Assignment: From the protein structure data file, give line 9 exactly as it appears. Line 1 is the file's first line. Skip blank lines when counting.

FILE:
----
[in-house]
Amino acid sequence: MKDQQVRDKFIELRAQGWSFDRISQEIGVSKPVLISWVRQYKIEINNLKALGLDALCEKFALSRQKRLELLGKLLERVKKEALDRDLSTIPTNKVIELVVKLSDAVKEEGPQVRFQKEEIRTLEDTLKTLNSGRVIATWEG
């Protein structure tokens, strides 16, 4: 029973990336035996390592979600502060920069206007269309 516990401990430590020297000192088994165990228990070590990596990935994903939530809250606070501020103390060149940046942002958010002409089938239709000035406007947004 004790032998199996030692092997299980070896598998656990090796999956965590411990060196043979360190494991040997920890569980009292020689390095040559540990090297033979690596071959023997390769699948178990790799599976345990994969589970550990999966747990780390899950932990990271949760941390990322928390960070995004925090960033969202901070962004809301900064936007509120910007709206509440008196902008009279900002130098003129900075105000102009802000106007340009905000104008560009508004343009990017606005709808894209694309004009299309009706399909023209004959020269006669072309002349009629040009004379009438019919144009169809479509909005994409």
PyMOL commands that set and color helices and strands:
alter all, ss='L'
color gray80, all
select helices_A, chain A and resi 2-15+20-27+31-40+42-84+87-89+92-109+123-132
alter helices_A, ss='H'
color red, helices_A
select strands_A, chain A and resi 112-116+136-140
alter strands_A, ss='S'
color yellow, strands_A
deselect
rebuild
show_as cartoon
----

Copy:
color red, helices_A